This document should be read in parallel with the corresponding slides.
First, a huge thank you to the BeSocial team for the invitation.
Who am I
I like to present a bit myself before starting a talk. I’m a
historian initially trained in political sciences and international
What I am going to talk about today is linked to chance. I have
started collecting tweets in 2009 for a conference I was organising,
just to know what the conference participants were discussing on
Twitter. I then learned – first for subjects of personal interests – to
collect tweets massively, thanks to the streaming API.
When the Centenary of the First World War started, I was ready to
collect tweets massively and easily, and I did it, first to see what
would happen, after some discussions with historians of the Great War.
And it worked so well, that it became my main research project until
In March 2020, when the first lockdowns where initiated in Europe, I
had my server ready as the #ww1 project had reached an end for a few
months. So I started collecting tweets – it’s still under way, with more
than 62 millions tweets, mostly french-speaking, stored somewhere in a
database, on a university server.
That’s the two projects I will base my keynote on.
So, « api or archives? tormented ways to transform tweets into
historical sources ».
Defining an Application Programming Interface (API) is
easier than defining archives. An API is a socio-technical
device - a piece of software - that allows two apps to exchange features
for instance. Do you see on a webpage a facebook “like” button? That’s a
possible use of the facebook API.
Concerning what we are discussing today, I am - like many developers
and researchers - using the Twitter API to get information. Concretly, a
piece of software on a server is connecting to the Twitter API, send it
some information (what we want to collect, ie all tweets containing a
word or hashtag from a list of words or hahstags), and the API is
returning, if the request meets some condition that are defined by
Twitter, information – in this case tweets and metadata about those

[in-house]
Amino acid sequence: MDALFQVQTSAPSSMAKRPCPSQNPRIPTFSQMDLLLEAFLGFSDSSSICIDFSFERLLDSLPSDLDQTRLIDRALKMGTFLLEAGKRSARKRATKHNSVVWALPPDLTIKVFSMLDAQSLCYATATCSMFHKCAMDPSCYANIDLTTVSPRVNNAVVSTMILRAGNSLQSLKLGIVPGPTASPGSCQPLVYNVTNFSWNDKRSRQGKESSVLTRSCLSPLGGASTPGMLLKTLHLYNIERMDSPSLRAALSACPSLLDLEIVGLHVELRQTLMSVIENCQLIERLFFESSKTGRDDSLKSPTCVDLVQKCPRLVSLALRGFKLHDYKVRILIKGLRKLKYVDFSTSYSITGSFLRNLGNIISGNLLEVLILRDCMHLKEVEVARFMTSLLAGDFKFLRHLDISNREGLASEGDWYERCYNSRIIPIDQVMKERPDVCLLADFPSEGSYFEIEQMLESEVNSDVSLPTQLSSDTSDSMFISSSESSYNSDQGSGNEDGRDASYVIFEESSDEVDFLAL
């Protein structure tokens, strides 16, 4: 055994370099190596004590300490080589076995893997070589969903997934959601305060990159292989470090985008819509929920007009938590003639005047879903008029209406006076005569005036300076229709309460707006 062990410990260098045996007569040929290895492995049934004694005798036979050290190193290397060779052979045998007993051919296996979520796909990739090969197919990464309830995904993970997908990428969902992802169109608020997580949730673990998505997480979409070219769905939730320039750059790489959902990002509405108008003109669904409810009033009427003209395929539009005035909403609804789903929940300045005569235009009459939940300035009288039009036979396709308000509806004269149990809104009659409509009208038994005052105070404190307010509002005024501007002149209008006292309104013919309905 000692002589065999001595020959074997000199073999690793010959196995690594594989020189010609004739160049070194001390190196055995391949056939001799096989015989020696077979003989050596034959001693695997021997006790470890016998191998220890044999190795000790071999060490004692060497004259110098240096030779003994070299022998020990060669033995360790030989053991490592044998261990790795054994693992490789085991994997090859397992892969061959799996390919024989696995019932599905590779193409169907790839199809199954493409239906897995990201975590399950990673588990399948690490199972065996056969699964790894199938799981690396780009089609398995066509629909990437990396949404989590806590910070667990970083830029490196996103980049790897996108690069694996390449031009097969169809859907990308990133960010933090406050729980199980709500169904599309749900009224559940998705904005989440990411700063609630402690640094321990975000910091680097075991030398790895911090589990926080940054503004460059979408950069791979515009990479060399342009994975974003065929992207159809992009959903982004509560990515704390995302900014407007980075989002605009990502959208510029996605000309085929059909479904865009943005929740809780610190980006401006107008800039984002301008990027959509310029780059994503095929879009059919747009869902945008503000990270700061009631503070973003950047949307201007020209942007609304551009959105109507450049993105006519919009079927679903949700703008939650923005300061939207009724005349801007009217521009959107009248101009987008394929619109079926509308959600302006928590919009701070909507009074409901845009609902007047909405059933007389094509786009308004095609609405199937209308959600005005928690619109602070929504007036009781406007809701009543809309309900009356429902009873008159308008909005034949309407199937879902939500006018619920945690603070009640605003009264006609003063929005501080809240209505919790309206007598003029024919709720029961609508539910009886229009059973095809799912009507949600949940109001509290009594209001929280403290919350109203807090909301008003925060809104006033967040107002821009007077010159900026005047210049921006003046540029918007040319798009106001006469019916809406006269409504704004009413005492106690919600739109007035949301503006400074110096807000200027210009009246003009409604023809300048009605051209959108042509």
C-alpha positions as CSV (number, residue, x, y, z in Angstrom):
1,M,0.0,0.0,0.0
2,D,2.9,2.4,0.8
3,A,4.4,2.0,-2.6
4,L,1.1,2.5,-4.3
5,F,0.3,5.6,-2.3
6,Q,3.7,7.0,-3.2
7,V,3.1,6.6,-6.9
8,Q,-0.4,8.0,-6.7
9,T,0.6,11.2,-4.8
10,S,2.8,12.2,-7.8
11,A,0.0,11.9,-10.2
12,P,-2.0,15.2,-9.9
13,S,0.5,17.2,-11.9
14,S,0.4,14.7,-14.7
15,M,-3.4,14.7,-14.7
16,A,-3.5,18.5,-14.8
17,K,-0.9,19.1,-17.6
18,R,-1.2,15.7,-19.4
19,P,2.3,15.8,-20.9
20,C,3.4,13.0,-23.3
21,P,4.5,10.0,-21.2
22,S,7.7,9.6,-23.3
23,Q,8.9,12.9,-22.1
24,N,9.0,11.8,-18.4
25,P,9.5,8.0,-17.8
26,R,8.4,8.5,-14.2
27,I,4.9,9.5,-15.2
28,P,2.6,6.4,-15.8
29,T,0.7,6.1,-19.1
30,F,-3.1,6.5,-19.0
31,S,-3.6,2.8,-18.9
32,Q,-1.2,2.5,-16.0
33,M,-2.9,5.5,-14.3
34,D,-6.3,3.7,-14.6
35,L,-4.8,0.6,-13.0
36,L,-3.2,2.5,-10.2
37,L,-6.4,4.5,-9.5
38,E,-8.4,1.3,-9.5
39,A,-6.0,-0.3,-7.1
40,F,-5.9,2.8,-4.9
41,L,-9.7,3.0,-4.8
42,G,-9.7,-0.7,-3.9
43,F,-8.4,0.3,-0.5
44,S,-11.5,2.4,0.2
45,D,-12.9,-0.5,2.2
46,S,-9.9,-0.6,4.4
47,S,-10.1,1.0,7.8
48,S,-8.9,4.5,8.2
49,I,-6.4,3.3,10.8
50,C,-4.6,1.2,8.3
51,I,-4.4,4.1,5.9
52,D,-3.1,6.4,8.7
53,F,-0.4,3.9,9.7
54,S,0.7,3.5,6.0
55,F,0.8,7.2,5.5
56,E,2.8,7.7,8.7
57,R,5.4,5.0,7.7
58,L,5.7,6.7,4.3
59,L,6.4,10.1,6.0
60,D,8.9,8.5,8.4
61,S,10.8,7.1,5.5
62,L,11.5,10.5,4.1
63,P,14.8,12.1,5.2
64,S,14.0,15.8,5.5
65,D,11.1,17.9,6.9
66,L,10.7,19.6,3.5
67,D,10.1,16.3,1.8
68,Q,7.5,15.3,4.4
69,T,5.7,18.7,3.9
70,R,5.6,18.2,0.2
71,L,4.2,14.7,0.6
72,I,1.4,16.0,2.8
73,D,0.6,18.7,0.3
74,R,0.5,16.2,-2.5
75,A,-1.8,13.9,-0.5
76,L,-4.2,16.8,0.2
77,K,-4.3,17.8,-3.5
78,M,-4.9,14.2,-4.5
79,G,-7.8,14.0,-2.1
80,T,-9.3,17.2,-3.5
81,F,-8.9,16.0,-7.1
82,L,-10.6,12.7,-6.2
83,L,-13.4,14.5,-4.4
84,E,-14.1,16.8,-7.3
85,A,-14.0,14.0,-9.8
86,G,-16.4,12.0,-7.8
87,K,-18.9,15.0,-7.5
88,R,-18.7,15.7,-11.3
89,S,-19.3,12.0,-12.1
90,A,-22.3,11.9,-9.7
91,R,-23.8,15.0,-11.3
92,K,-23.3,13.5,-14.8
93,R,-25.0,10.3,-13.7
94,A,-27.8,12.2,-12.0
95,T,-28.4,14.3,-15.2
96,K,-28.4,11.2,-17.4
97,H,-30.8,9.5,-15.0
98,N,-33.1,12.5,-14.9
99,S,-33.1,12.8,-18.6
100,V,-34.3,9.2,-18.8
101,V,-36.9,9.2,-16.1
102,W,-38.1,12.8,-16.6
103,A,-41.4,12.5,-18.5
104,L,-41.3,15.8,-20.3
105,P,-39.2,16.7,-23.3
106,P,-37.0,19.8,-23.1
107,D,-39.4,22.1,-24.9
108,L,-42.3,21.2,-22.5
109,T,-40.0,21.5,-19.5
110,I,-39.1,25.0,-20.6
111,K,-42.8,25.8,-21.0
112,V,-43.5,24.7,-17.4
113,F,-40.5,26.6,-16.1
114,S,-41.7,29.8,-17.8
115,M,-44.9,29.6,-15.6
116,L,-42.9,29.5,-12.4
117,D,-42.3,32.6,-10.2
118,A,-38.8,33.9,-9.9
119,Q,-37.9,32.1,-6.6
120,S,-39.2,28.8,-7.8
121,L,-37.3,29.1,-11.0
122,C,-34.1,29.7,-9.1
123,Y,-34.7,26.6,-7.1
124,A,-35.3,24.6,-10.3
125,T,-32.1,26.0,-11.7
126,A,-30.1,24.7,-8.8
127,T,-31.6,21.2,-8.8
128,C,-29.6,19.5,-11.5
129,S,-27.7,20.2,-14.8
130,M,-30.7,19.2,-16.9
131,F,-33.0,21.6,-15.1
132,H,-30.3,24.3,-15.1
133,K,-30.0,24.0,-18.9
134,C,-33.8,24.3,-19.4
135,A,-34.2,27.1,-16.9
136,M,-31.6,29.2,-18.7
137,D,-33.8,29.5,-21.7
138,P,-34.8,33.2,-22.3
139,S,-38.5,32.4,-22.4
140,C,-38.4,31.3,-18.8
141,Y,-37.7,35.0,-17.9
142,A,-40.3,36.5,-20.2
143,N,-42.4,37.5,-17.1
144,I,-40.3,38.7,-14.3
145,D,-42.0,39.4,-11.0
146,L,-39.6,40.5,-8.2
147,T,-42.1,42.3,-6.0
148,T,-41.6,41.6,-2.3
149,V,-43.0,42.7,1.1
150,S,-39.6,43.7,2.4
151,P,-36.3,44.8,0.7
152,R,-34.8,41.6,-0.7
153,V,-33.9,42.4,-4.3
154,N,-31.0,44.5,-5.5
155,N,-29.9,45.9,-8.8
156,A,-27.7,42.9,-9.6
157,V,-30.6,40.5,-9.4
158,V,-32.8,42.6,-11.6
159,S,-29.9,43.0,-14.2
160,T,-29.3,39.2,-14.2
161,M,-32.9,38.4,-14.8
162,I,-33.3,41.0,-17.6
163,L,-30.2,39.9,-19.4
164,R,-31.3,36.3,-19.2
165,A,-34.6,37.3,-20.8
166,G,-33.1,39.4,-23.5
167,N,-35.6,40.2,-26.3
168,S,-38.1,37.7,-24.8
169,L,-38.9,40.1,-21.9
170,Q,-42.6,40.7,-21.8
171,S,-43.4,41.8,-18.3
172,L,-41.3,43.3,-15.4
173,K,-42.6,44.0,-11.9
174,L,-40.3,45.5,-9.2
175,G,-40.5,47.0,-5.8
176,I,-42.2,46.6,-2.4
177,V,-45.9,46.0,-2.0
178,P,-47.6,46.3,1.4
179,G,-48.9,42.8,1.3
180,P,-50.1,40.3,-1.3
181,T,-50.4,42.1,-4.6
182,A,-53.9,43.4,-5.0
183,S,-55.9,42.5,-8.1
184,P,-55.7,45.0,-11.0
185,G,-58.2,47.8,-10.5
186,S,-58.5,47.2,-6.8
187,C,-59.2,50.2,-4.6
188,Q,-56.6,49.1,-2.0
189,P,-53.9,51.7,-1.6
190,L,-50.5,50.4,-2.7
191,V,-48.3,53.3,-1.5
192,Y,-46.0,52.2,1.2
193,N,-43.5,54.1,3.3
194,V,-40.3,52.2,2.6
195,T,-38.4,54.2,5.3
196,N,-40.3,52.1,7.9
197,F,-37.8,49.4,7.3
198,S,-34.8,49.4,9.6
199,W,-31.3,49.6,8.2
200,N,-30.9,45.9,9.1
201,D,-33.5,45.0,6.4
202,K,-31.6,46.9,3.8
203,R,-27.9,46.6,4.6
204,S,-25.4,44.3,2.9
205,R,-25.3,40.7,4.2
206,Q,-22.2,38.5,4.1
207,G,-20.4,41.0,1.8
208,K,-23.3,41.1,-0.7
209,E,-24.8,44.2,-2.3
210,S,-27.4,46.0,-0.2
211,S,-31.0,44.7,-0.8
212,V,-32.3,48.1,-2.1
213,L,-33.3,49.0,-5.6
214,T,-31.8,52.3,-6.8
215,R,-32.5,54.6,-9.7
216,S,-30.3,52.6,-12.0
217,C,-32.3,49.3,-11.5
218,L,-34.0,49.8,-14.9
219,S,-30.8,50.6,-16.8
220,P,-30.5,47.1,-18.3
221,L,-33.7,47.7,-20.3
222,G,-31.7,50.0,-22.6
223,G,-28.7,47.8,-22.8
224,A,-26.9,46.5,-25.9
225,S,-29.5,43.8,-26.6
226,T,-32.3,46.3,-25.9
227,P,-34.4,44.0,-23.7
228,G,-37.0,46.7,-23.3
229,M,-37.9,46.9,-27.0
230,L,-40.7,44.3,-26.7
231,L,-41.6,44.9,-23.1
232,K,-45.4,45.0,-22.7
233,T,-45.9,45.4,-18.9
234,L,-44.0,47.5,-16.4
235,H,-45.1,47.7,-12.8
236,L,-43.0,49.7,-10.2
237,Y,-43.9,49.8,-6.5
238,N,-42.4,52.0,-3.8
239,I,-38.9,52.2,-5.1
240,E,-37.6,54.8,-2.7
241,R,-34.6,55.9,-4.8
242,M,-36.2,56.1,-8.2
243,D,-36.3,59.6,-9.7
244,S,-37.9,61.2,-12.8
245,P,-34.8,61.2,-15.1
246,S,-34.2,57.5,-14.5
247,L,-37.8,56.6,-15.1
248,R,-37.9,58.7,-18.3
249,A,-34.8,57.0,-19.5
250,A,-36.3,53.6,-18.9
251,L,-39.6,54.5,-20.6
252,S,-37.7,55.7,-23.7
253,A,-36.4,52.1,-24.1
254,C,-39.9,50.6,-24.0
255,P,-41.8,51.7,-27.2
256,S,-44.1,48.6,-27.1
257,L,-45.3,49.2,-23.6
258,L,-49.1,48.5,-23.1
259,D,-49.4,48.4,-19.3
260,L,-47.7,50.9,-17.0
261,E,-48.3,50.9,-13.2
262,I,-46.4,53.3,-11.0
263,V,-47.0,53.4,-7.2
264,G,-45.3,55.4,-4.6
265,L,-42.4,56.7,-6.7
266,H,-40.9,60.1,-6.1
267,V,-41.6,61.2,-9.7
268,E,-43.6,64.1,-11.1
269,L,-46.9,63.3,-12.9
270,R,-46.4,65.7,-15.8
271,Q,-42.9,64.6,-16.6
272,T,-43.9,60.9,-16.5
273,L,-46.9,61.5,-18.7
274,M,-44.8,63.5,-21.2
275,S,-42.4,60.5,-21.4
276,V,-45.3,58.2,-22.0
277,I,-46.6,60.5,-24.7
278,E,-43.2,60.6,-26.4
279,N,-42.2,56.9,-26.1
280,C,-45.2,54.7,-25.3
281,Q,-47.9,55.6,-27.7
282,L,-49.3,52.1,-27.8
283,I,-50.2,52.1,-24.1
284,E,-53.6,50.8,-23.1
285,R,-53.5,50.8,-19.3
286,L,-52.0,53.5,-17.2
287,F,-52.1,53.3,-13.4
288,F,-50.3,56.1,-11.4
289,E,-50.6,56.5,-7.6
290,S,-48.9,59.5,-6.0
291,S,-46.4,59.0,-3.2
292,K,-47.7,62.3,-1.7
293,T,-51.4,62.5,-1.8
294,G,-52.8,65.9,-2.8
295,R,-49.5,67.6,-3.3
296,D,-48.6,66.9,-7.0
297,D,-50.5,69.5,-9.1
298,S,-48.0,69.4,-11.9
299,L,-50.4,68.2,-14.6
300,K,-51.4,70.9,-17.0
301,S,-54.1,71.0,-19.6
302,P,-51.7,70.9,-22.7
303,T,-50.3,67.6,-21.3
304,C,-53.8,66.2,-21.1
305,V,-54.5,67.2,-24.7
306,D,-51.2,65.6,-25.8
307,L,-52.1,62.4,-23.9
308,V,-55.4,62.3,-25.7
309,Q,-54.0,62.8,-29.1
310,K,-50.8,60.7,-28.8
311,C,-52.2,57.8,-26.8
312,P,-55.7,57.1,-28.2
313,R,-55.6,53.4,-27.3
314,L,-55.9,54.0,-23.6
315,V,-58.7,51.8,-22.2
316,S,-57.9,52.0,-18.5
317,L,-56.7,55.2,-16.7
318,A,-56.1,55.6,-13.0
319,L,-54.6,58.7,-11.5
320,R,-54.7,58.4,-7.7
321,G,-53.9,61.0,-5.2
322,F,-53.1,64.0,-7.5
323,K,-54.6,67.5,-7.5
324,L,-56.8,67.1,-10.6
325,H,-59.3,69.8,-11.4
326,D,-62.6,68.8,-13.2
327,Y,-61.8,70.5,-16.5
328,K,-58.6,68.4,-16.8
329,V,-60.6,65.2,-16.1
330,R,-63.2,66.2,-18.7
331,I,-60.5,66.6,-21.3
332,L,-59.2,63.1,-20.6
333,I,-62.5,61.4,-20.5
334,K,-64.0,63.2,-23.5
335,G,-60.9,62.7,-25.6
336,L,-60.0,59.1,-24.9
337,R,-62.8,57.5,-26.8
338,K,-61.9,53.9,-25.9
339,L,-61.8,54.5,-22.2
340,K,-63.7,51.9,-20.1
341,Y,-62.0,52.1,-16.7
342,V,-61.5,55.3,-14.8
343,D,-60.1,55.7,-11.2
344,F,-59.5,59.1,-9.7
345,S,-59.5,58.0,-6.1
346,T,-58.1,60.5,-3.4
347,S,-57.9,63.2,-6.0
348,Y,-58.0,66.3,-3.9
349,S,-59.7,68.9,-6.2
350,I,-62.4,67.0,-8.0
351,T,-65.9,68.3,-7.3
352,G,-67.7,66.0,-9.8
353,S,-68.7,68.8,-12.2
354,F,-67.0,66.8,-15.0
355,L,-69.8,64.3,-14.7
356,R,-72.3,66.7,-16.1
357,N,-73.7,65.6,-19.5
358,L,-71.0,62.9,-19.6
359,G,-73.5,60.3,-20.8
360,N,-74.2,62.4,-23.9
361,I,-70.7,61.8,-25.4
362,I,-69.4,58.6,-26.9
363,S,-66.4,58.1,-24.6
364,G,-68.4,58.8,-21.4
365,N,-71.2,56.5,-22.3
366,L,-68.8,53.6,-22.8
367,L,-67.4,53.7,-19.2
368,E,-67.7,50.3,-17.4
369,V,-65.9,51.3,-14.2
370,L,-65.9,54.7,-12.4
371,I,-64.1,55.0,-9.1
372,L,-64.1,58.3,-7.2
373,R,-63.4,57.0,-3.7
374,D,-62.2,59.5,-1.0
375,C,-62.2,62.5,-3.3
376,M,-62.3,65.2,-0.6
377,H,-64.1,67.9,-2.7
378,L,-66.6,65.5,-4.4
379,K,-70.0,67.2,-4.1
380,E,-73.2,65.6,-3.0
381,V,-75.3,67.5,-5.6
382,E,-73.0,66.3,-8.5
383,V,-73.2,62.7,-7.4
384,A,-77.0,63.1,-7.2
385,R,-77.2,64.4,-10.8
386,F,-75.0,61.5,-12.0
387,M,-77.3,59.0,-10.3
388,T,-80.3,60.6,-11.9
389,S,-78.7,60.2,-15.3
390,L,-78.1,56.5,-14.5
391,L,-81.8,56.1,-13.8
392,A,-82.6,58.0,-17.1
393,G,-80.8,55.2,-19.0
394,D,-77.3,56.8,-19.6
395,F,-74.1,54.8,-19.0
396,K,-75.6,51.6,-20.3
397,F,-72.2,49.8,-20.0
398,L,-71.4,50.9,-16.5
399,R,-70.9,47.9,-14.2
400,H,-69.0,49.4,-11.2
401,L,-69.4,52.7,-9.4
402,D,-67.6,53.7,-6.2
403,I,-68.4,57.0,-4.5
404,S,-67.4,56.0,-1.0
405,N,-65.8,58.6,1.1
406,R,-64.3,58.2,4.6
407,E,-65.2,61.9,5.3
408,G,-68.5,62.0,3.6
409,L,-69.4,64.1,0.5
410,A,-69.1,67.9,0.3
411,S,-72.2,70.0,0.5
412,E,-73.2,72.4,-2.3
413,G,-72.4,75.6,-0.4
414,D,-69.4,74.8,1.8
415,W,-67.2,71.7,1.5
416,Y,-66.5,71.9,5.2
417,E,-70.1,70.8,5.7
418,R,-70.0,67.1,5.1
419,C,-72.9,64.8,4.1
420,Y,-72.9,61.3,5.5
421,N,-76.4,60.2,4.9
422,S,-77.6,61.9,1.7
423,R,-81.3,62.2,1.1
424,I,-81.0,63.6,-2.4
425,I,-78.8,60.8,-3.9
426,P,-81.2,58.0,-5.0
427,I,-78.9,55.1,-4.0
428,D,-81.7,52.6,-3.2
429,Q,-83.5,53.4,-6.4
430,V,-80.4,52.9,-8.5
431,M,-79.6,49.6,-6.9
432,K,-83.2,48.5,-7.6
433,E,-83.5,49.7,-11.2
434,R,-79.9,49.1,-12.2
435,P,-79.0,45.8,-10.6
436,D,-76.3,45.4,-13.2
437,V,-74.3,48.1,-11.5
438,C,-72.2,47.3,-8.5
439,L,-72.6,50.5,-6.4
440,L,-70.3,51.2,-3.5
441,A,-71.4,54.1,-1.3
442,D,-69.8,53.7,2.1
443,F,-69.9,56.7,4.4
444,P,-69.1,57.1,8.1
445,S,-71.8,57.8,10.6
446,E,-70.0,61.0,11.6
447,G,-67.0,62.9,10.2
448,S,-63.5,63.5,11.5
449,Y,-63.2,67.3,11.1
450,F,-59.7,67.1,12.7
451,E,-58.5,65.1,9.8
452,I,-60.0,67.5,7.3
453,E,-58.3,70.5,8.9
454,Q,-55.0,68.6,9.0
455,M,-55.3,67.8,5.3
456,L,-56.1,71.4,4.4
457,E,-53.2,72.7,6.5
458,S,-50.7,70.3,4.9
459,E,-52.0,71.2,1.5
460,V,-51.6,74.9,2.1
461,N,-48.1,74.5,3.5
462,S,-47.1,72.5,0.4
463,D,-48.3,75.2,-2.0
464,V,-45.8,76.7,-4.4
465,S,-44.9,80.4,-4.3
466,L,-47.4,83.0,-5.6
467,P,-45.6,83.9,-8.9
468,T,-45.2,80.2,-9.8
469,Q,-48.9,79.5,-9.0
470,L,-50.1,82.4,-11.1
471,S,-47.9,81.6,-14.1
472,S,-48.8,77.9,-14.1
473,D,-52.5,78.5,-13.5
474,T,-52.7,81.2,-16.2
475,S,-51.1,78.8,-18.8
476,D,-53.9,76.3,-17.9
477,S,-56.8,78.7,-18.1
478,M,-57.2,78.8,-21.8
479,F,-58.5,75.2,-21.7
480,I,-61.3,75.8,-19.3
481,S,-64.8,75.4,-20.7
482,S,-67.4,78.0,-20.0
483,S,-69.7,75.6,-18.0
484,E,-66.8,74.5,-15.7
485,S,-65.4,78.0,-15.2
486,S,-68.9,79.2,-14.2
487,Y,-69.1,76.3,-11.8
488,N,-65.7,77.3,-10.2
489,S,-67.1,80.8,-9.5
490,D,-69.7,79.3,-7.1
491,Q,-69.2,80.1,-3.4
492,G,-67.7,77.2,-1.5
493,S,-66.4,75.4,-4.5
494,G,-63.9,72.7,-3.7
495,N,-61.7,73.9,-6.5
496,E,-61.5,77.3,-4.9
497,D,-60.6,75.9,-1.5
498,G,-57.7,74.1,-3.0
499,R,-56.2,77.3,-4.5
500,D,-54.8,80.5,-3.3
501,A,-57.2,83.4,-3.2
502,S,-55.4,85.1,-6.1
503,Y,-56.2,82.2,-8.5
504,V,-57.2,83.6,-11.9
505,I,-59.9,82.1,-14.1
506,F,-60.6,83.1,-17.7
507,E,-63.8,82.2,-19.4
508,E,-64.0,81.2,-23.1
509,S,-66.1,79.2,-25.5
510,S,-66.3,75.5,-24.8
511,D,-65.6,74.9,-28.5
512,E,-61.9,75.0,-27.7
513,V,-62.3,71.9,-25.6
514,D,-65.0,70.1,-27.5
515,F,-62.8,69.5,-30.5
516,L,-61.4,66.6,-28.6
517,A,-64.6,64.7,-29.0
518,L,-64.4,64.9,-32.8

tweets and their authors.
Archives is much more complex to define.
I need to precise here that I am a historian and speaking as such –
my considerations on archives might be contested by archivists who are
far more rigourous than us!
Archives” is a word and concept that is much more polysemic than API,
all the more that the first digital humanities projects where often
called ‘archives’ and, in a way, blured the definition. Furthermore,
even if most european languages are using more or less the same word
(the French “archive(s)”, the English “Archives”, the German “Archiv” or
“Archivalien” to give some examples), they don’t cover the same
concepts, and even when they do, traditions to concretely collect and
sort archives are not the same from one country to the other. I should
precise that, when I say ‘archives’ in English I am using it as a French
who would use the French word and the concept that it covers.
So as it is complex to define, I asked the system that simplifies
everything to define it: Google (define:archive).
Here is the definition of “archives” from Goole, in English. Some
elements are here - though they could all be defined better.
‘collection’, ‘historical documents’, ‘records’, ‘store’. But this
definition lacks something.
archives? (in French)
And this something is present in the definition in French. ‘classés’
means ‘sorted’. It’s an important point, because, behind this word lays
most of the work of archivists. Archivists have to decide what will be
collected, what will be kept, how it will be sorted, and where it will
be stored. They then index documents that are stored in archive
archiving as the setting of historians’ work
We remain in a too simple definition of ‘archives’, but let’s say
that archivists (and librarians) work can be summed up in three words: